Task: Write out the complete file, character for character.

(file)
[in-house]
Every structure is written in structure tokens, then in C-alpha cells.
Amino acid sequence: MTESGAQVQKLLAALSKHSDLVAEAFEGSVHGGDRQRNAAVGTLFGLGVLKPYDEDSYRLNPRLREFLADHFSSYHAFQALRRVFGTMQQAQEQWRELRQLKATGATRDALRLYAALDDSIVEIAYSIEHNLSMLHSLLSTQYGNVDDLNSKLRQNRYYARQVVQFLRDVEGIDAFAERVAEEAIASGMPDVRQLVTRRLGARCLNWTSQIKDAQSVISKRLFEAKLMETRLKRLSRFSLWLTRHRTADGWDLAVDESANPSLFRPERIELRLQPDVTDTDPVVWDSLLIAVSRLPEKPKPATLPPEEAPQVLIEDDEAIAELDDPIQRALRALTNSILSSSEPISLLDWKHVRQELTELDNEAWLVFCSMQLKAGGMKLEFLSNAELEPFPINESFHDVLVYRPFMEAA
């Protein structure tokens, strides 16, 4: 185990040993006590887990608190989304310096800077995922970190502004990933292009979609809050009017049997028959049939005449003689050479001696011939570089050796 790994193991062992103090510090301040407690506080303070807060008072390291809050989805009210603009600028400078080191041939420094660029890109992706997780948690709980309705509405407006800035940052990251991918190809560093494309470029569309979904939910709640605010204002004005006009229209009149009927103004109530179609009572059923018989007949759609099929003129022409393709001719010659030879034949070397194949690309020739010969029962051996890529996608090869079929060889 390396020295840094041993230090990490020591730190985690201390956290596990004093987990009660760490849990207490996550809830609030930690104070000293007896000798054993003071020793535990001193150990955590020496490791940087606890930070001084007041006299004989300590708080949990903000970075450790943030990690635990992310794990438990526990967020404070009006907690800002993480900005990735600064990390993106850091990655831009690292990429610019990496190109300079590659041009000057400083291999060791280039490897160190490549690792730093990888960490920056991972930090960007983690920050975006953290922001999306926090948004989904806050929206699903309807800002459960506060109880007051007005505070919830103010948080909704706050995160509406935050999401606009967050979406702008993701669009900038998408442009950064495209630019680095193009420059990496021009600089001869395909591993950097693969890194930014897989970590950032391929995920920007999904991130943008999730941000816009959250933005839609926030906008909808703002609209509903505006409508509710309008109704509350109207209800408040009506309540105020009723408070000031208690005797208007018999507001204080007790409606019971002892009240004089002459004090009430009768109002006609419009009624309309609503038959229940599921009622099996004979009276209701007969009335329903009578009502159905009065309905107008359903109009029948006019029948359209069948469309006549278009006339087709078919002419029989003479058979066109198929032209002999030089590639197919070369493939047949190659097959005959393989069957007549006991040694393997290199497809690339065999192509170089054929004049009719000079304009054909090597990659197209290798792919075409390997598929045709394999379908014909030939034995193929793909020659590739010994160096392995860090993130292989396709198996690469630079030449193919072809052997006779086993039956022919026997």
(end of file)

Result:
[in-house]
Every structure is written in structure tokens, then in C-alpha cells.
Amino acid sequence: MTESGAQVQKLLAALSKHSDLVAEAFEGSVHGGDRQRNAAVGTLFGLGVLKPYDEDSYRLNPRLREFLADHFSSYHAFQALRRVFGTMQQAQEQWRELRQLKATGATRDALRLYAALDDSIVEIAYSIEHNLSMLHSLLSTQYGNVDDLNSKLRQNRYYARQVVQFLRDVEGIDAFAERVAEEAIASGMPDVRQLVTRRLGARCLNWTSQIKDAQSVISKRLFEAKLMETRLKRLSRFSLWLTRHRTADGWDLAVDESANPSLFRPERIELRLQPDVTDTDPVVWDSLLIAVSRLPEKPKPATLPPEEAPQVLIEDDEAIAELDDPIQRALRALTNSILSSSEPISLLDWKHVRQELTELDNEAWLVFCSMQLKAGGMKLEFLSNAELEPFPINESFHDVLVYRPFMEAA
């Protein structure tokens, strides 16, 4: 185990040993006590887990608190989304310096800077995922970190502004990933292009979609809050009017049997028959049939005449003689050479001696011939570089050796 790994193991062992103090510090301040407690506080303070807060008072390291809050989805009210603009600028400078080191041939420094660029890109992706997780948690709980309705509405407006800035940052990251991918190809560093494309470029569309979904939910709640605010204002004005006009229209009149009927103004109530179609009572059923018989007949759609099929003129022409393709001719010659030879034949070397194949690309020739010969029962051996890529996608090869079929060889 390396020295840094041993230090990490020591730190985690201390956290596990004093987990009660760490849990207490996550809830609030930690104070000293007896000798054993003071020793535990001193150990955590020496490791940087606890930070001084007041006299004989300590708080949990903000970075450790943030990690635990992310794990438990526990967020404070009006907690800002993480900005990735600064990390993106850091990655831009690292990429610019990496190109300079590659041009000057400083291999060791280039490897160190490549690792730093990888960490920056991972930090960007983690920050975006953290922001999306926090948004989904806050929206699903309807800002459960506060109880007051007005505070919830103010948080909704706050995160509406935050999401606009967050979406702008993701669009900038998408442009950064495209630019680095193009420059990496021009600089001869395909591993950097693969890194930014897989970590950032391929995920920007999904991130943008999730941000816009959250933005839609926030906008909808703002609209509903505006409508509710309008109704509350109207209800408040009506309540105020009723408070000031208690005797208007018999507001204080007790409606019971002892009240004089002459004090009430009768109002006609419009009624309309609503038959229940599921009622099996004979009276209701007969009335329903009578009502159905009065309905107008359903109009029948006019029948359209069948469309006549278009006339087709078919002419029989003479058979066109198929032209002999030089590639197919070369493939047949190659097959005959393989069957007549006991040694393997290199497809690339065999192509170089054929004049009719000079304009054909090597990659197209290798792919075409390997598929045709394999379908014909030939034995193929793909020659590739010994160096392995860090993130292989396709198996690469630079030449193919072809052997006779086993039956022919026997």